Trapped cygnet avoids swan song after firefighter rescue

‘When cygnets are six months old, parents cut ties with them and chase them away, sometimes quite aggressively’

A swan got into a flap when it nestled in a narrow drainpipe on the side of The Old Library at St John’s College and promptly got itself stuck. 

The juvenile swan was spotted by a student who was working in the computer room of the Library and he reported it to the College porters. 

Steve Poppitt, Head Porter, said: “The trapped cygnet was given time to see if it would be able to free itself but when it became clear that it was not able to get out, we contacted the RSPCA and an Animal Rescue Officer arrived on scene on Friday afternoon with the fire service.”

Three firefighters crawled through loft space at the top of G staircase, Second Court, to reach the roof of the Old Library to begin the swan rescue and one firefighter supported the rescue from the grounds of the Master’s Lodge. 

Fire Rescue swans
Photo credit: Paul Everest

The swan was tucked into a ‘swan bag’ provided by the RSPCA and lowered to the ground on a rope pulley system where Naomi Sadoff, Animal Rescue Officer from Cambridgeshire and Norfolk RSPCA, examined him to make sure that he wasn’t injured.

She said: “He looked in excellent health considering his adventure and his wings looked fine. Cygnets tend to stay with their parents for around six months and then they are supposed to literally fly the nest. In this case, the juvenile swan doesn’t seem to have flown very far! A mute swan’s wingspan can reach up to 2.4 metres once fully grown so once he was in that cosy spot, he wasn’t able to manoeuvre himself out.”

The swan, named John after St John’s College by the rescuers, was swiftly freed into the River Cam and immediately swam off upstream without so much of a backward glance or thank you to his team of rescuers. 

Sam Cornwell, firefighter for Cambridgeshire Fire and Rescue, said: “Animals are unpredictable which means that rescuing them can be challenging but this one went very smoothly. It is easier to get a swan back in the river where it belongs than getting a cow out of the river where it doesn’t belong!”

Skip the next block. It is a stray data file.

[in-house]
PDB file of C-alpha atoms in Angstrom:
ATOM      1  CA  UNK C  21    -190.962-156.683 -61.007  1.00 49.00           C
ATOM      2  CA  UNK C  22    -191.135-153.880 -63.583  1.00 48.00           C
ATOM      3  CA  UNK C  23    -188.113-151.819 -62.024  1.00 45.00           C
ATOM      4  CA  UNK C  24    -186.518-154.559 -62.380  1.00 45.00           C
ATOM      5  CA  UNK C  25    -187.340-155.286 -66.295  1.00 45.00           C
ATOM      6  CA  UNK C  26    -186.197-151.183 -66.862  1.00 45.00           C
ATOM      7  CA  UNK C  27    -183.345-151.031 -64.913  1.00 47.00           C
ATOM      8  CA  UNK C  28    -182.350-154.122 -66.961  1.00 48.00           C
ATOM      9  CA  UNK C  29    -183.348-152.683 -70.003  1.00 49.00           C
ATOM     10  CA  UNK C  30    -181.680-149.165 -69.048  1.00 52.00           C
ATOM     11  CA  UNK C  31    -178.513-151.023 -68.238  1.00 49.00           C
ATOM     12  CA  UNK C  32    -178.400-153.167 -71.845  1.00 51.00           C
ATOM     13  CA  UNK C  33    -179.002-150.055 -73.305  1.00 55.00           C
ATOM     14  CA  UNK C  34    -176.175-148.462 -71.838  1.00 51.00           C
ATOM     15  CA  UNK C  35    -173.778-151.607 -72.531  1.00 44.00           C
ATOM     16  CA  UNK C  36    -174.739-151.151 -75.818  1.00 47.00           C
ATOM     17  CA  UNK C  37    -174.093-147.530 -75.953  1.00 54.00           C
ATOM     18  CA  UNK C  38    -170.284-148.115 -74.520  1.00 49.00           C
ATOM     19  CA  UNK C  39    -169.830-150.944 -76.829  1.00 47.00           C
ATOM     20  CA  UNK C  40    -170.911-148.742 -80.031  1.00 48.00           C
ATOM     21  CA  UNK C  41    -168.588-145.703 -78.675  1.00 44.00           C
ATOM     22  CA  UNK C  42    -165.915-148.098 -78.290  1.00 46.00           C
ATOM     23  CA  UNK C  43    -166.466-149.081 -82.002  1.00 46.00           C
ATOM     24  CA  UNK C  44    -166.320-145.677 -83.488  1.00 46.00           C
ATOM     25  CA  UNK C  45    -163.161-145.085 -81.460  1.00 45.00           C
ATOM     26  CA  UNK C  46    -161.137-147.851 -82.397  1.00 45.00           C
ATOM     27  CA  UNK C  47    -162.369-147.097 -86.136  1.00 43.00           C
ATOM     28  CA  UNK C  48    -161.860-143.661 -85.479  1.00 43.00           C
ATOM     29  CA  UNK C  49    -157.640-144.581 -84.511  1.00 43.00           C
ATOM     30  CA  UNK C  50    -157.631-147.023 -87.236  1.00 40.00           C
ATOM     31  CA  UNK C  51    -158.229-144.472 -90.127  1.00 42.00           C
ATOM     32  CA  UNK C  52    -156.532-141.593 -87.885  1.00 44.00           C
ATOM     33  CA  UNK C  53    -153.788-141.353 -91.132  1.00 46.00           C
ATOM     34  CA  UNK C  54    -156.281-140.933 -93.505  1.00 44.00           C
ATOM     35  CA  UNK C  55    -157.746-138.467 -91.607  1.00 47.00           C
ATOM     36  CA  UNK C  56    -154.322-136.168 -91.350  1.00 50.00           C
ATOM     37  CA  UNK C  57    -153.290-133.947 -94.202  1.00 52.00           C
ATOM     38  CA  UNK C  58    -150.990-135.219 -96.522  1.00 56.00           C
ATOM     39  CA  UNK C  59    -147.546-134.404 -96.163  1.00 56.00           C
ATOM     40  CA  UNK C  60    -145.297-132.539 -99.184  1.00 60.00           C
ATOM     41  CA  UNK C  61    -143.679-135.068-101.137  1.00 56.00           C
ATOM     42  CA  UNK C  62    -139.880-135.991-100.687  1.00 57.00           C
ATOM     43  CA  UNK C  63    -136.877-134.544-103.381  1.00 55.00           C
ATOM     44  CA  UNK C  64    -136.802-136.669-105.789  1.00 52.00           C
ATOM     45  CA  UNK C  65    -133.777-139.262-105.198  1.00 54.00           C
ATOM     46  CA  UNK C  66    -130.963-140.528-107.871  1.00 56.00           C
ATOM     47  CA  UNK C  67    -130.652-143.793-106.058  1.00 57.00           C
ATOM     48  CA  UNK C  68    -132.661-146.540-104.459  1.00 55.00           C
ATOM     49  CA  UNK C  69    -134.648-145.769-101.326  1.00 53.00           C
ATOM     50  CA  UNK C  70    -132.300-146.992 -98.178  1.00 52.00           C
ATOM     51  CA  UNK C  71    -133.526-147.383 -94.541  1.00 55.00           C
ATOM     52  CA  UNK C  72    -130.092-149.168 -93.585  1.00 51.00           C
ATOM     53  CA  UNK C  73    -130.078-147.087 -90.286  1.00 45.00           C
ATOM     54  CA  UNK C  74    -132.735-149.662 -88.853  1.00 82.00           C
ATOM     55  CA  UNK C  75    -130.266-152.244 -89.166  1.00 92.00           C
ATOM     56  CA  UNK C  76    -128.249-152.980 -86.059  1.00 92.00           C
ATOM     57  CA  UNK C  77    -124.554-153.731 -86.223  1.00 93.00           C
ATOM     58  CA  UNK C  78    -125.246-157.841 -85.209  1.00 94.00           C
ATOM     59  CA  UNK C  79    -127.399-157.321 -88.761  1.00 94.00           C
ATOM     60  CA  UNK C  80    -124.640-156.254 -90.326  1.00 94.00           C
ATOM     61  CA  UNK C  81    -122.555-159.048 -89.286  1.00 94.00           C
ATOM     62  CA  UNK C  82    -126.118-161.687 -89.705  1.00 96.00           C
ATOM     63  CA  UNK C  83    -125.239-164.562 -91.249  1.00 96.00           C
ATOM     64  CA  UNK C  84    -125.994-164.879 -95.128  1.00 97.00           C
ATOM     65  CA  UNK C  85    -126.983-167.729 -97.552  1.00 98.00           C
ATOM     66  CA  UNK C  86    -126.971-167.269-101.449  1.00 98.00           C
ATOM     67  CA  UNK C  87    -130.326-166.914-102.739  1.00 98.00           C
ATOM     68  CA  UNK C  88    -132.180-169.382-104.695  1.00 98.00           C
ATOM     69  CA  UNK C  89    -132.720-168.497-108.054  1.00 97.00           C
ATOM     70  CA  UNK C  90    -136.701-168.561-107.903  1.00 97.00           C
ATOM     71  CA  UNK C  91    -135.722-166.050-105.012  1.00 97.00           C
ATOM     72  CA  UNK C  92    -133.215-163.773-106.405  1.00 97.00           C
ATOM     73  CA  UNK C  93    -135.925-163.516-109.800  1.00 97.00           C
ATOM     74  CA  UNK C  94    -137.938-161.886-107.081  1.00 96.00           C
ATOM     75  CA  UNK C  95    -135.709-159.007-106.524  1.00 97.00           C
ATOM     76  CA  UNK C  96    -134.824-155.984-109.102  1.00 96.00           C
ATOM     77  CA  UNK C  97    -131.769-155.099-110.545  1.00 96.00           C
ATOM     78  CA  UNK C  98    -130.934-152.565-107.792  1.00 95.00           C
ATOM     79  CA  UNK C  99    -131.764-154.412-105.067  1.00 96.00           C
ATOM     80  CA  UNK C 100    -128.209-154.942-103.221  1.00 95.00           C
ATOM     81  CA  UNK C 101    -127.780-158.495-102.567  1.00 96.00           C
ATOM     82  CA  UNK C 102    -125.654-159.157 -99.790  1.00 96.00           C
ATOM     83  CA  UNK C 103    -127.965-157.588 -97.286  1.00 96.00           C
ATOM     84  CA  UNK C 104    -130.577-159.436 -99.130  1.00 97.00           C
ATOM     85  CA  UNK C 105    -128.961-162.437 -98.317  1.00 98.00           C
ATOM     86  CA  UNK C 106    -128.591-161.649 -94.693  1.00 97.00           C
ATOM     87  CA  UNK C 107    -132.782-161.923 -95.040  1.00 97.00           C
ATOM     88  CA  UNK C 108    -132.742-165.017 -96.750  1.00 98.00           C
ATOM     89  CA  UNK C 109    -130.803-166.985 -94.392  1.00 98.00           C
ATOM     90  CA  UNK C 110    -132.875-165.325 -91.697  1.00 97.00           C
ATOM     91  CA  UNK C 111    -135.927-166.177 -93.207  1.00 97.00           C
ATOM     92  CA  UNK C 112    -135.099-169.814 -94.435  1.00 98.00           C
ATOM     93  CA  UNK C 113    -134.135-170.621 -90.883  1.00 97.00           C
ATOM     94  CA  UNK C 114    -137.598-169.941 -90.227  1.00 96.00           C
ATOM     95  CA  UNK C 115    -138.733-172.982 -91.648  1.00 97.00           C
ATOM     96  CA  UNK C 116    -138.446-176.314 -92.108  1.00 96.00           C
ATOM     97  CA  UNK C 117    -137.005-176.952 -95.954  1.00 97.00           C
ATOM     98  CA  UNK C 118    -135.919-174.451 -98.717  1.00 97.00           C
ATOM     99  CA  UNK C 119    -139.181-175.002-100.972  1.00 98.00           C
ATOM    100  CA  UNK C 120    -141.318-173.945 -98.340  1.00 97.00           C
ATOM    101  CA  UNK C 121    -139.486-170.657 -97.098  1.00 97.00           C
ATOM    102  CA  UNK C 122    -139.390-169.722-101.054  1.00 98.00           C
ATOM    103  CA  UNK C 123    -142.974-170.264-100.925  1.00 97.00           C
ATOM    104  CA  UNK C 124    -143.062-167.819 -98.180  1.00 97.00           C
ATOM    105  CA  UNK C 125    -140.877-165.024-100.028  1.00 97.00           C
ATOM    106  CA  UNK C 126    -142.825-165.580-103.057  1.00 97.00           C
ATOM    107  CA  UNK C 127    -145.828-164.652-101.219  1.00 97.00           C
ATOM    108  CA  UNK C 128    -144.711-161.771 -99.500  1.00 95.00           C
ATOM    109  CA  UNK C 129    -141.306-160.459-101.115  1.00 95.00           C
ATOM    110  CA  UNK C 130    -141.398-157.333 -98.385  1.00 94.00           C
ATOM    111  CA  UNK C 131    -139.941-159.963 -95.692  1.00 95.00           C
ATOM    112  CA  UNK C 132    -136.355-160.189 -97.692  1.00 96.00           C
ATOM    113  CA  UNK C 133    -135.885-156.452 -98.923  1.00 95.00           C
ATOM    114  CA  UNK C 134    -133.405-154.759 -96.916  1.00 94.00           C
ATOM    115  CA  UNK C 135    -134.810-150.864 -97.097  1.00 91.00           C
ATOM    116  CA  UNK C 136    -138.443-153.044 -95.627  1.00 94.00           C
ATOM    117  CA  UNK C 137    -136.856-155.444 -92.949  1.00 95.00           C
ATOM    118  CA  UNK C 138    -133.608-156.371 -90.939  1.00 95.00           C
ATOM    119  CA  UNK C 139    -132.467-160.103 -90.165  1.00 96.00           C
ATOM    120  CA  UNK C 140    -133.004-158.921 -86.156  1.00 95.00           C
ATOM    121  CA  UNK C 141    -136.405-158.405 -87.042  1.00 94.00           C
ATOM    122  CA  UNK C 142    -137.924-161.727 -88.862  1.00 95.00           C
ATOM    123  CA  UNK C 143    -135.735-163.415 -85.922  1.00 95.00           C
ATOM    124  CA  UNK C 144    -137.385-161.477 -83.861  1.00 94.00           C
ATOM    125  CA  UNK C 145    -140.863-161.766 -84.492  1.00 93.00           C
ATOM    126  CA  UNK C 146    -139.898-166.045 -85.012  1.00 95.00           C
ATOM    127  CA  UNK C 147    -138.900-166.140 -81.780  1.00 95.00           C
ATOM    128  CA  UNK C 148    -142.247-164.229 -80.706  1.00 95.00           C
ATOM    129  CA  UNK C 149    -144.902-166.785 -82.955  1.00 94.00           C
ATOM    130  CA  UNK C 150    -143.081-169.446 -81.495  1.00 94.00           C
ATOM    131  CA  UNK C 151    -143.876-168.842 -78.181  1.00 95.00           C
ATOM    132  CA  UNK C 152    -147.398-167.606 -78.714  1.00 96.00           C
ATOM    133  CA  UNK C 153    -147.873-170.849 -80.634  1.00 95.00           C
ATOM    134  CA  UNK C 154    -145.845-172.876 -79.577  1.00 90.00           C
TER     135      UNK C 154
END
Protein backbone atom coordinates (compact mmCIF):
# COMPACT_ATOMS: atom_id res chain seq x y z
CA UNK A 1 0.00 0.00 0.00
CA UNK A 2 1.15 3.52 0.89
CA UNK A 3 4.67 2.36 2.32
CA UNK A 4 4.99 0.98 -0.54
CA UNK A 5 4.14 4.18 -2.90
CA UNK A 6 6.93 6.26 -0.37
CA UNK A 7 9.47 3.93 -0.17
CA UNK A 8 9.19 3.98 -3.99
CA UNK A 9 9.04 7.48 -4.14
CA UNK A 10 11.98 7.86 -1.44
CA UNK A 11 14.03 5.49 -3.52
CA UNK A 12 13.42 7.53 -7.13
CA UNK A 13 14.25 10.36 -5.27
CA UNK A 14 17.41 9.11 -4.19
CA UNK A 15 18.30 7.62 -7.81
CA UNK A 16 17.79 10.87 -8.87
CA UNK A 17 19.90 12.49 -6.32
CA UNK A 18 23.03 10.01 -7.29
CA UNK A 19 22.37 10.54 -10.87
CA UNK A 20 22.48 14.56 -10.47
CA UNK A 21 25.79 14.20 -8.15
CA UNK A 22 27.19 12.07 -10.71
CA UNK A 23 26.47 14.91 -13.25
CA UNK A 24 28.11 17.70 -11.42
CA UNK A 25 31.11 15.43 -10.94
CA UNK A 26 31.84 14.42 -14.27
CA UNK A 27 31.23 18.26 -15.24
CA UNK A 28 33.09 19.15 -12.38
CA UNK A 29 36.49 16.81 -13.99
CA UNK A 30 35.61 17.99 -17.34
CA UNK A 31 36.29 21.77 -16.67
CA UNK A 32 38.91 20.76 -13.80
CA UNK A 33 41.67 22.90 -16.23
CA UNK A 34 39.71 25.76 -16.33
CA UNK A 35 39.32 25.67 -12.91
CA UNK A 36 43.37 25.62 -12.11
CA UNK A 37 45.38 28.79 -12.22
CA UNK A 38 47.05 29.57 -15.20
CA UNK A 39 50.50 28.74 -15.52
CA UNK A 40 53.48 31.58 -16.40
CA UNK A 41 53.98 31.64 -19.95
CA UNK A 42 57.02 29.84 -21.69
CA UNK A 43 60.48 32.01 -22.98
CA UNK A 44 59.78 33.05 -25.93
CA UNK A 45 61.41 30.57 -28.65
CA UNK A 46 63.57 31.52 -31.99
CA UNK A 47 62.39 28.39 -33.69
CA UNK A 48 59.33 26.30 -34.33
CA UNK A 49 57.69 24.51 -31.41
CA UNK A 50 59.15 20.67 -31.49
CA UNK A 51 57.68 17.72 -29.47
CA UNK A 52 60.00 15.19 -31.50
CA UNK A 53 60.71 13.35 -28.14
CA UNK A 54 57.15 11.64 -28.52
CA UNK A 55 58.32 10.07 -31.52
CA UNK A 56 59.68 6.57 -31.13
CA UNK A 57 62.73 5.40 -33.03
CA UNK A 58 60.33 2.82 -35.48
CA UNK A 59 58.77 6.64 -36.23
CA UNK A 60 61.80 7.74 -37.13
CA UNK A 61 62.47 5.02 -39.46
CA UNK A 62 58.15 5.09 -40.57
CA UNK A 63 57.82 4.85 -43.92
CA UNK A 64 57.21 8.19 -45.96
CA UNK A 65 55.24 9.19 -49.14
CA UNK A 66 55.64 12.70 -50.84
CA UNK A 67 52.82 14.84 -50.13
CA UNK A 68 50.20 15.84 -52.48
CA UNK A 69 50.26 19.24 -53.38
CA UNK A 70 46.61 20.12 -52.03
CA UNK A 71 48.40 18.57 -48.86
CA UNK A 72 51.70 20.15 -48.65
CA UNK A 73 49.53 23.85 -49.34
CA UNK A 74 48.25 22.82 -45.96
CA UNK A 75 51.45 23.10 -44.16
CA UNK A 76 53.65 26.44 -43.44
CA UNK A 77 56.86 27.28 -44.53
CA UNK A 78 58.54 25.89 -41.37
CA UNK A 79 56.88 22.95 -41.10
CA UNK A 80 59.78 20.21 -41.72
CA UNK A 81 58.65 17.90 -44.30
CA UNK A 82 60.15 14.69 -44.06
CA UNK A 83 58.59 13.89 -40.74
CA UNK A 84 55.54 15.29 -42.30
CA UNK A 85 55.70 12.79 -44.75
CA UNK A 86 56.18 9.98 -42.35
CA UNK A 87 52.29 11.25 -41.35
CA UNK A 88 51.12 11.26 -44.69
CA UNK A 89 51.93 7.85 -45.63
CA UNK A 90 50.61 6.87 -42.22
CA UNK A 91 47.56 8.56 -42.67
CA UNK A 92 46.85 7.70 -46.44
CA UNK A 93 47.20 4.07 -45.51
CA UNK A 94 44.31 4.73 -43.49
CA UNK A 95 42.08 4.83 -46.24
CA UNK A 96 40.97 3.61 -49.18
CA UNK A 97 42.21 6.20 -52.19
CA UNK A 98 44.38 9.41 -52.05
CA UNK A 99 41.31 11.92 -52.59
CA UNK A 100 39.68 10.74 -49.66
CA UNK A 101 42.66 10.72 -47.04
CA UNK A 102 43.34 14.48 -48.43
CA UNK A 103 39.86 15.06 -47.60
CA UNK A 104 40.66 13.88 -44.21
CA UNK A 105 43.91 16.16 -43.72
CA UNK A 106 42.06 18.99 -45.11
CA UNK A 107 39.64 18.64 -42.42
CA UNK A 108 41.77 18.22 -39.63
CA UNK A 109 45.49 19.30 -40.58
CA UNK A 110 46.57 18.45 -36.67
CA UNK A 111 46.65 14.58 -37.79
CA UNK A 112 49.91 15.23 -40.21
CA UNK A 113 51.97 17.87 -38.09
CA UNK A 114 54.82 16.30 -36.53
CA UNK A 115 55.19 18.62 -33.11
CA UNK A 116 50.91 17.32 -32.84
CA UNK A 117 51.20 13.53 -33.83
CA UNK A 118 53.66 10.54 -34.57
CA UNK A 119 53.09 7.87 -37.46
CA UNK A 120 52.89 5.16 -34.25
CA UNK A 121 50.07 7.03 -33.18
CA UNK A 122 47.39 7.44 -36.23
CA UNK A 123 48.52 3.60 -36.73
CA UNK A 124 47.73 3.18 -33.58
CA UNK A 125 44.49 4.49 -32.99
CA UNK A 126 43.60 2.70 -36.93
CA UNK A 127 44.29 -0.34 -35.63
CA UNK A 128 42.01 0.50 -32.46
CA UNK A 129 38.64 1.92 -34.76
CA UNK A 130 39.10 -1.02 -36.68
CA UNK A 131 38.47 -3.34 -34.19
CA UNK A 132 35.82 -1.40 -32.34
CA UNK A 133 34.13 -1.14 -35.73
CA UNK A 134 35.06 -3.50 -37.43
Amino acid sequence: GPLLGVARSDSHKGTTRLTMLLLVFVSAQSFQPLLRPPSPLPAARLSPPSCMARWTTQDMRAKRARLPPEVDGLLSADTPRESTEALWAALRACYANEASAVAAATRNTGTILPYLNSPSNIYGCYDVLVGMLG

Head Porter, RSPCA, Fire Service
From left to right: Steve Poppitt, Naomi Sadoff and Sam Cornwell

Mute swans are the most common breed in the UK and normally mate anytime between spring and summer and cygnets are born anytime between May and July. They spend two to three weeks building an intricate nest and sit on their eggs for around six weeks. 

Swans hatch up to 10 eggs at a time but it isn’t uncommon for some to be lost to predators. Once the cygnets are six months old, the parents cut ties with them and chase them away, sometimes quite aggressively. The cygnets then often join the first flock of swans they encounter and stay with them until they are four years old when they will find a mate and head off to find their own mating territory. 

Naomi added: “It seems to be the season for swan rescues as I’ve been to help with several recently, but none of them have got themselves into such a tight spot as this one.”

Published: 21/10/22

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